http://newturfers.com/mwf/attach/5/578405/Composite.jpg


You CAN overcook it, so careful! If you overcook it, you don't have that cloth texture. It just crumbles apart and is extremely brittle.
Link Posted: 11/4/2011 6:40:17 PM EDT
Originally Posted By ThePatriot556:
Go to the fabric store, buy MONK'S CLOTH. Cut into swatches, put in Altoids can, set it on the grill for 20-30 minutes. Made some last week, the monk's cloth has a deep "waffle" like weave that catches and holds the spark extremely well!


I've not used it but I've used lots of cheese cloth . I 'd say cotton gause would work fine too . It has that open weave that catches sparks very well too .
Link Posted: 11/4/2011 7:08:18 PM EDT
I use cotton gun patches. Right size for the altoids tin.
Link Posted: 11/20/2011 4:39:14 PM EDT
I have made char cloth for years as a Boy Scout leader. All of you who have tried cotton Tshirts are correct; it comes out very flimsy and doesn't catch a spark very well. Best thing I have found is the cotton webbing belts are made from (Boy Scout & military webbing). It is thick and woven and doesn't fall apart so much. It's also full of nooks & crannies to catch sparks. Webbing can be bought in 50 ft. rolls at fabric stores. I make char cloth in an Altoids tin. Use a nail to poke 8 or 10 small holes in the lid. Load with some webbing squares, place over flame or hot coals. When smoke stops coming from the holes, it's done. Store in a baggie with some desiccant. Char cloth doesn't burn, it just makes a burning coal. Use it to ignite your tinder. One more tip. Dryer lint doesn't make very good tinder. It used to be, before modern synthetic fabrics. Synthetics don't burn - they melt. The lint must be cotton, wool or some other natural fiber. Best tinder? Cotton balls impregnated with vasoline jelly. So go ahead and earn your char cloth merit badge !
Link Posted: 11/20/2011 6:36:25 PM EDT
cotton canvas....Kiwi tin.....bent coat hanger....tea candle....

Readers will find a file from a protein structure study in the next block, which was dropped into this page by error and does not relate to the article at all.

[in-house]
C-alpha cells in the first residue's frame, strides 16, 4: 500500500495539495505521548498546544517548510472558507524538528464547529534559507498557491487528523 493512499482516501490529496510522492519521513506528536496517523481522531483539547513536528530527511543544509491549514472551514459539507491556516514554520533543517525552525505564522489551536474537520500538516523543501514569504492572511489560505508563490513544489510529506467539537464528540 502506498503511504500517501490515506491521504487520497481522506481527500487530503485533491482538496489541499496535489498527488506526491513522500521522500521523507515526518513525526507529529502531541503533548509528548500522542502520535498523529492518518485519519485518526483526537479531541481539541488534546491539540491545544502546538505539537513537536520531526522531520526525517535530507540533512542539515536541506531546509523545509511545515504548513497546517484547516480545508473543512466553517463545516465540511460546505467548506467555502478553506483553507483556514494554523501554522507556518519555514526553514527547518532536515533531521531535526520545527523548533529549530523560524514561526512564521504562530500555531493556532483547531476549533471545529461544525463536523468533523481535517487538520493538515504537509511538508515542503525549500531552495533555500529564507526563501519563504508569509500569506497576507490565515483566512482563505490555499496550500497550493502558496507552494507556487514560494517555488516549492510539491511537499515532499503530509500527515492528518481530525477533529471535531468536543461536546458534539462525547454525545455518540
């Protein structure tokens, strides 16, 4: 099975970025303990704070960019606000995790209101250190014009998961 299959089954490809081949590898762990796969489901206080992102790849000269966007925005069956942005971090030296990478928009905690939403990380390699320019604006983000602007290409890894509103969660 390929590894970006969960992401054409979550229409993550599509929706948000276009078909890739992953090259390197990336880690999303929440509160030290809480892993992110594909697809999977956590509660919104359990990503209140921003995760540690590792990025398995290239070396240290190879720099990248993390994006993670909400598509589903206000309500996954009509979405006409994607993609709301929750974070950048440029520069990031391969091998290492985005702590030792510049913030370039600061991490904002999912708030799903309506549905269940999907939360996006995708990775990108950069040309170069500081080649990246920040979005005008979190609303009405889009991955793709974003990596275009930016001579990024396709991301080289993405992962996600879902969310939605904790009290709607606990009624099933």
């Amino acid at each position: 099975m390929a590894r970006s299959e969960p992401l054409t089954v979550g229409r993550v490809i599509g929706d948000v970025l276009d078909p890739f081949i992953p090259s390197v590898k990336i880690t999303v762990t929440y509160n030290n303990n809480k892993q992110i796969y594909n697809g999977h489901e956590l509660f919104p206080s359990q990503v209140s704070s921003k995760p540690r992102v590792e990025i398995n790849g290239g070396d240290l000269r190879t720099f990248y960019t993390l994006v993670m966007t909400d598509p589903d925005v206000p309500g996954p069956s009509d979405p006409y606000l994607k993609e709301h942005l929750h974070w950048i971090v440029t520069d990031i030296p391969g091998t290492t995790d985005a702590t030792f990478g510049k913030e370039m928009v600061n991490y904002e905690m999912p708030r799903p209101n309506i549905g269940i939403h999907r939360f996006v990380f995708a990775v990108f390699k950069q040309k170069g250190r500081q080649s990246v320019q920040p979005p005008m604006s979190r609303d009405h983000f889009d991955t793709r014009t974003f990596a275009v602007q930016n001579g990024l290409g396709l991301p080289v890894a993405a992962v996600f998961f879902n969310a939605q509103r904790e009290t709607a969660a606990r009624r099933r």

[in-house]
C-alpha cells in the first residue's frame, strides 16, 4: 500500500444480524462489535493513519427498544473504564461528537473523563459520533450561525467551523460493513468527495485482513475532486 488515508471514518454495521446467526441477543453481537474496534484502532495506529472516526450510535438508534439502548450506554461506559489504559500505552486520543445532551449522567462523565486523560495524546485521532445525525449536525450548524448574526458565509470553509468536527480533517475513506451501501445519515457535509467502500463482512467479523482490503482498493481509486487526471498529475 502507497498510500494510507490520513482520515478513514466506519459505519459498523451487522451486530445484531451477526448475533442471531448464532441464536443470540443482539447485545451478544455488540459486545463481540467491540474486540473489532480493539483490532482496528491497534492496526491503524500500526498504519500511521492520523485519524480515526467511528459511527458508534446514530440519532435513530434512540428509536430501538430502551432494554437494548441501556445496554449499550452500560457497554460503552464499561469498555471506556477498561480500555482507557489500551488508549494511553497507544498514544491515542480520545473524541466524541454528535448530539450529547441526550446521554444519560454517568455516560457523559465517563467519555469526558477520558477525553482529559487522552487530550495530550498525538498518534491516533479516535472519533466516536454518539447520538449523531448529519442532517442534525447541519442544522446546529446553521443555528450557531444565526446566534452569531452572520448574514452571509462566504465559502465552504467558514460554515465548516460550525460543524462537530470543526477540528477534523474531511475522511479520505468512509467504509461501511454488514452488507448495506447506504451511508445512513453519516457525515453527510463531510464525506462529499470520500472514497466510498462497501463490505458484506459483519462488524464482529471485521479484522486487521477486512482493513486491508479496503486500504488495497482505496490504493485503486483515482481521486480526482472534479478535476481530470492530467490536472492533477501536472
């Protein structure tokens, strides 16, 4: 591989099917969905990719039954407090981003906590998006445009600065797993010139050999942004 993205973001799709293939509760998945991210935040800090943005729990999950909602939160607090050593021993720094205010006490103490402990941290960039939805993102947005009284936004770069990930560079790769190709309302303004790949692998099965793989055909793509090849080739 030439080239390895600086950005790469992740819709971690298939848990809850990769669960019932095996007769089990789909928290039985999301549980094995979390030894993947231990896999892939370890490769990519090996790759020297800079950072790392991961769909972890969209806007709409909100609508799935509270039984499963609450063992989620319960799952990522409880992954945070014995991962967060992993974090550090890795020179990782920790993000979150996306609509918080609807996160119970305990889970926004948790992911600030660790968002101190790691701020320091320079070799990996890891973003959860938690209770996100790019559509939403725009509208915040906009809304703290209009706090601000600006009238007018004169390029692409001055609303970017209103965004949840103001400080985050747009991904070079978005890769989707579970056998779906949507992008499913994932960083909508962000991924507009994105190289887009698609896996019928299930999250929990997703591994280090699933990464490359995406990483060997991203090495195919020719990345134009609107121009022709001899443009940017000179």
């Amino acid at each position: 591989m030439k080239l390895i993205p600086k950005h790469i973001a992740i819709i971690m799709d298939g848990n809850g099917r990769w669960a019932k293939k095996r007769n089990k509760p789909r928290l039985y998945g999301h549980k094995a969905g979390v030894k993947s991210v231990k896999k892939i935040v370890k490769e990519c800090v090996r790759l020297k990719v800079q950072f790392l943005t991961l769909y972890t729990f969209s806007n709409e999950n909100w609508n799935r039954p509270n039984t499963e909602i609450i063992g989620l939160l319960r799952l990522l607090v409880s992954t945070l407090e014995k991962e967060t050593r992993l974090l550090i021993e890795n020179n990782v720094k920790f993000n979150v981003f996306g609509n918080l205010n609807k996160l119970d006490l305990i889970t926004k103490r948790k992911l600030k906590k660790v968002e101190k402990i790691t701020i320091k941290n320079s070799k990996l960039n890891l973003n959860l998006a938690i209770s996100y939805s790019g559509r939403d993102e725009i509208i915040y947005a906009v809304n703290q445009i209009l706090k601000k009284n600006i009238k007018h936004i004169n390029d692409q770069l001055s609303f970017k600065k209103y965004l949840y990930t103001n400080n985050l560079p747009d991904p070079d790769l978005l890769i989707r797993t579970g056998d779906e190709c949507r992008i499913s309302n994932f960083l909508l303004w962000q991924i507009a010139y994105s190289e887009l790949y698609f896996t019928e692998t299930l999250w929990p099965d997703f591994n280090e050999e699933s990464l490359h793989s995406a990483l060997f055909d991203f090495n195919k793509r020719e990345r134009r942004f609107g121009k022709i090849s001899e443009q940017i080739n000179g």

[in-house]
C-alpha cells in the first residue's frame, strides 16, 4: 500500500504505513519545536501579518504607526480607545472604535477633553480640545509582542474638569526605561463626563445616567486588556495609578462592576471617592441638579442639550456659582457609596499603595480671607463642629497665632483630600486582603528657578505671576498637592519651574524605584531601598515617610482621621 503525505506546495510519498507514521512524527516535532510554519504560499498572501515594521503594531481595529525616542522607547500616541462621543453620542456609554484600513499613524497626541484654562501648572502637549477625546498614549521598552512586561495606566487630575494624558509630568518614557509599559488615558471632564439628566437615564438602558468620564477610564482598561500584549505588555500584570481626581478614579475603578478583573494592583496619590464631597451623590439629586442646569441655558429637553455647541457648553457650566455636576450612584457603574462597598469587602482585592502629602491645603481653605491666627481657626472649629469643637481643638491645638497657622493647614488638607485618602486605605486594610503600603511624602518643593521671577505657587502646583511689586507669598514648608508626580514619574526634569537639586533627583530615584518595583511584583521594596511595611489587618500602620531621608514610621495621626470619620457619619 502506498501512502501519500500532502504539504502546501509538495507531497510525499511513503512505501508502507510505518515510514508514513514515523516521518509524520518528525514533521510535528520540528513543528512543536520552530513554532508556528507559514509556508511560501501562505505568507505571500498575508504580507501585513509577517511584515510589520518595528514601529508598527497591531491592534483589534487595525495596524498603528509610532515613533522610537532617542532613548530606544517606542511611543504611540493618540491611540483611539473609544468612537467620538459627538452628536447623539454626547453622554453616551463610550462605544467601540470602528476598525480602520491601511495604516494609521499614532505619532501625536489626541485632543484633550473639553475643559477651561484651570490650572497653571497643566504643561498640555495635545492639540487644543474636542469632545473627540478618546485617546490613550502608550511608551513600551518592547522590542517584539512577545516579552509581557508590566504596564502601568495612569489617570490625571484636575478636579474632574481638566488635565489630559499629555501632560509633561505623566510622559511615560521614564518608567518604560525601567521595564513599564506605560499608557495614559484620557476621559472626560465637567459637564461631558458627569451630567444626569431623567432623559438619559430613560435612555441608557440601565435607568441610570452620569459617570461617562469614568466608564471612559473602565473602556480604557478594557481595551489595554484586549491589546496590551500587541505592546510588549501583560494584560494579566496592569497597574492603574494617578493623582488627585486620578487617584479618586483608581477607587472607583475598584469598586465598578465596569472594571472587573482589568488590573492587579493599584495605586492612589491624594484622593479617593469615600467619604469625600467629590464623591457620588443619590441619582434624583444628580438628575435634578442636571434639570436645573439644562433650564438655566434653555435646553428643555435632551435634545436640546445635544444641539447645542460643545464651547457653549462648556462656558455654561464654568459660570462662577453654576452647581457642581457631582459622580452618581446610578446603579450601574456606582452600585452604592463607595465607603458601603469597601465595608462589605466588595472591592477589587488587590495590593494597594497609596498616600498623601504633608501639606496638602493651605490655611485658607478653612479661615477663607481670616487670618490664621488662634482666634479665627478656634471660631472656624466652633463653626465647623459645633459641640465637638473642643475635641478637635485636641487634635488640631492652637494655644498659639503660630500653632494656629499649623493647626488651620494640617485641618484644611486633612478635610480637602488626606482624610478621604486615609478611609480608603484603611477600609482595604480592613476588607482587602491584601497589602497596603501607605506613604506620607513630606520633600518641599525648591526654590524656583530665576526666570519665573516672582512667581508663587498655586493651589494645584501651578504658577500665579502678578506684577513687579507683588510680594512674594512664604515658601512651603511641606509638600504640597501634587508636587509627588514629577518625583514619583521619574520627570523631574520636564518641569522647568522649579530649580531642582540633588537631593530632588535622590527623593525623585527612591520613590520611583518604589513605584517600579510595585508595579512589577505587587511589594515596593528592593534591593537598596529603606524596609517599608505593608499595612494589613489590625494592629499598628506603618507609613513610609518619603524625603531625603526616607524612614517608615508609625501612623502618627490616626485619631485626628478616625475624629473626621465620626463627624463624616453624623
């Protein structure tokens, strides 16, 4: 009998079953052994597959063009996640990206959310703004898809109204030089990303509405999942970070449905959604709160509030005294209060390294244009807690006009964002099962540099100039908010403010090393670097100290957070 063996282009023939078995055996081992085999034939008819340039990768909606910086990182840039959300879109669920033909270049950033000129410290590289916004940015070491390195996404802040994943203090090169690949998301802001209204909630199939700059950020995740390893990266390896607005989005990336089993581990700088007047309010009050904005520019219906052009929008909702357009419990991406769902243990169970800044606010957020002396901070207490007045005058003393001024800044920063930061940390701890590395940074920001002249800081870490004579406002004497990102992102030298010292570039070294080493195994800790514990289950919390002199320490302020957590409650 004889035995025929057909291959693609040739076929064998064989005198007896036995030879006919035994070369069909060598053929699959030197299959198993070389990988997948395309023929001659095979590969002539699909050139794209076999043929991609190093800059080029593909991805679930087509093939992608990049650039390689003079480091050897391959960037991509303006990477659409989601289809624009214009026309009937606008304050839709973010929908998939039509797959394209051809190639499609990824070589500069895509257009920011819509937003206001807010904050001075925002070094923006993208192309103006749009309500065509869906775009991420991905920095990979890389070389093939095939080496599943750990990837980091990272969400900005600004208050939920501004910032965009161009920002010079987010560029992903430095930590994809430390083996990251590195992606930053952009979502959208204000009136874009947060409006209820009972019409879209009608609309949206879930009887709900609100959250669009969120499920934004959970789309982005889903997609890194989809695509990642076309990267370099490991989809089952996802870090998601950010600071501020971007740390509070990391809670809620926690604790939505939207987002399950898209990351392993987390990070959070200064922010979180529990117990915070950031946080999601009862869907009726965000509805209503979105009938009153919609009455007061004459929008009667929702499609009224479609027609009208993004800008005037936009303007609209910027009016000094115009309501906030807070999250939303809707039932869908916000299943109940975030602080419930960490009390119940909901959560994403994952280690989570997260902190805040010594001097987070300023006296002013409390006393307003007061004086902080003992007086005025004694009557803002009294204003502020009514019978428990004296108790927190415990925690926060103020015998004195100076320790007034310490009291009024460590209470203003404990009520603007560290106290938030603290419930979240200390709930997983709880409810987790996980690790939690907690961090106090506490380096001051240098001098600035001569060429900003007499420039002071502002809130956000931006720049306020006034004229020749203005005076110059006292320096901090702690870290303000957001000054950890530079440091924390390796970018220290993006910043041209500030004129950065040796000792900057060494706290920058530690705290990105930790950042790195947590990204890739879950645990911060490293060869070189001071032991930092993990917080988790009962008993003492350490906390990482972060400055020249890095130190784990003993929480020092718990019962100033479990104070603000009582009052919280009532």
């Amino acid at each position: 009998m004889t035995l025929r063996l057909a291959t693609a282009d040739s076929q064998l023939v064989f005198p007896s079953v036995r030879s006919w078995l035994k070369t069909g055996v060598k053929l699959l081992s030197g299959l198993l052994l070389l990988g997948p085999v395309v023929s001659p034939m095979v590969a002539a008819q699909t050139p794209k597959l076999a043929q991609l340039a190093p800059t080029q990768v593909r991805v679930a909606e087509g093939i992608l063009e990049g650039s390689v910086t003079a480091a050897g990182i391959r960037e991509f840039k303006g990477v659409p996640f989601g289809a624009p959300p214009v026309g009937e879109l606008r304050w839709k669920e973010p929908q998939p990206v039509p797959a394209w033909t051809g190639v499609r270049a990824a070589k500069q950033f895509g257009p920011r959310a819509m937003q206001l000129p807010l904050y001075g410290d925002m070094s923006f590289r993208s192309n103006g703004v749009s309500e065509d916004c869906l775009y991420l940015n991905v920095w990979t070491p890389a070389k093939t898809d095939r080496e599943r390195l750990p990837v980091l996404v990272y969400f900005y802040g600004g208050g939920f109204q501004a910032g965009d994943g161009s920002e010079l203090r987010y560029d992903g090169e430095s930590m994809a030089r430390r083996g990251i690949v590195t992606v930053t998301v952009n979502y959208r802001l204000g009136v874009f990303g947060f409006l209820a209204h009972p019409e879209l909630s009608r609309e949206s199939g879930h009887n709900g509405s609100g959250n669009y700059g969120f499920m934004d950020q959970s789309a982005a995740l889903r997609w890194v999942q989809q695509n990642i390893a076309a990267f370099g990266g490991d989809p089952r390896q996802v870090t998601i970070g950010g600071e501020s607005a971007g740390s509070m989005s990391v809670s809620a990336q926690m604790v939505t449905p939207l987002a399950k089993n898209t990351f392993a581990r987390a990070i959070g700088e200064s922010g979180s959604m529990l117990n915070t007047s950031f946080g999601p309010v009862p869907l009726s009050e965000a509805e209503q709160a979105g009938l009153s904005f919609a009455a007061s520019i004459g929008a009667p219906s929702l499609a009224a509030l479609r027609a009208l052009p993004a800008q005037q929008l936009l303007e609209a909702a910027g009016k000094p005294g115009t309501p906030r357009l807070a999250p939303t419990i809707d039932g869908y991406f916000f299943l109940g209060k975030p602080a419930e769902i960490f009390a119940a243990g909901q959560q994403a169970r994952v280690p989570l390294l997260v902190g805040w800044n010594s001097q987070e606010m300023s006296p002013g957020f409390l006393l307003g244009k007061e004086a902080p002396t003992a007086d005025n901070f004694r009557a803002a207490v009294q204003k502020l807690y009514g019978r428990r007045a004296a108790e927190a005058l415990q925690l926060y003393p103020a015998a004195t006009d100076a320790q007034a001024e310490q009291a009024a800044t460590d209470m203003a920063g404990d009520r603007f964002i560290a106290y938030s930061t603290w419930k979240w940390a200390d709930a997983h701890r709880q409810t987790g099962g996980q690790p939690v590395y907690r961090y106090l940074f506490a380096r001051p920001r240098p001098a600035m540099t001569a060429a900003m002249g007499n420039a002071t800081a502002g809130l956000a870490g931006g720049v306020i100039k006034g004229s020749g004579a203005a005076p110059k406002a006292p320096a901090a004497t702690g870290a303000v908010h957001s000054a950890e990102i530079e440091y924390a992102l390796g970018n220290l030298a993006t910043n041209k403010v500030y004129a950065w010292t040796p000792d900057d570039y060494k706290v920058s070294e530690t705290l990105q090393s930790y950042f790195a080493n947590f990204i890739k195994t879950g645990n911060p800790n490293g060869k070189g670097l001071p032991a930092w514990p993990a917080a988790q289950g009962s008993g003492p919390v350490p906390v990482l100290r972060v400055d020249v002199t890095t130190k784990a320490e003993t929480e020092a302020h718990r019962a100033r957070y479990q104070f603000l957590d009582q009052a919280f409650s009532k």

Link Posted: 11/20/2011 6:42:42 PM EDT
I made mine in a quart paint can (with dried paint) using T shirt cloth a a 1/16" vent hole. Never had any issues.
Link Posted: 11/21/2011 1:17:40 AM EDT
This reminds me I need to make some. I've taken to carrying a 9v battery and some steel wool in my BOB until I can make some char cloth.
Link Posted: 11/21/2011 3:51:28 AM EDT
I suppose making char cloth is a viable skill, but I never found any real use for it. Dryer lint works better as tinder, and all you have to do is harvest it from the dryer screen.
Link Posted: 11/21/2011 8:33:34 AM EDT
I had a tough time getting good quality for my vulcan fire piston, (compressed air piston fire starter)

It is as much an art as anything. I had good success with cotton t-shirts and cotton jeans, and an Altoids tin over a controlable flame. The smoke coming out of the hole you punch in the container should reduce before you even check it. And try not to put to much in as the cooking will be uneven and will leave some over cooked and some undercooked. I use 3-4 pieces at most on each batch.

Even bad char cloth will take a spark from quality fire steel, but real flint and steel, and the air pressure devices require some pretty quality stuff. I check each batch before I bag it for use. I probably make 2-3 small batches a year.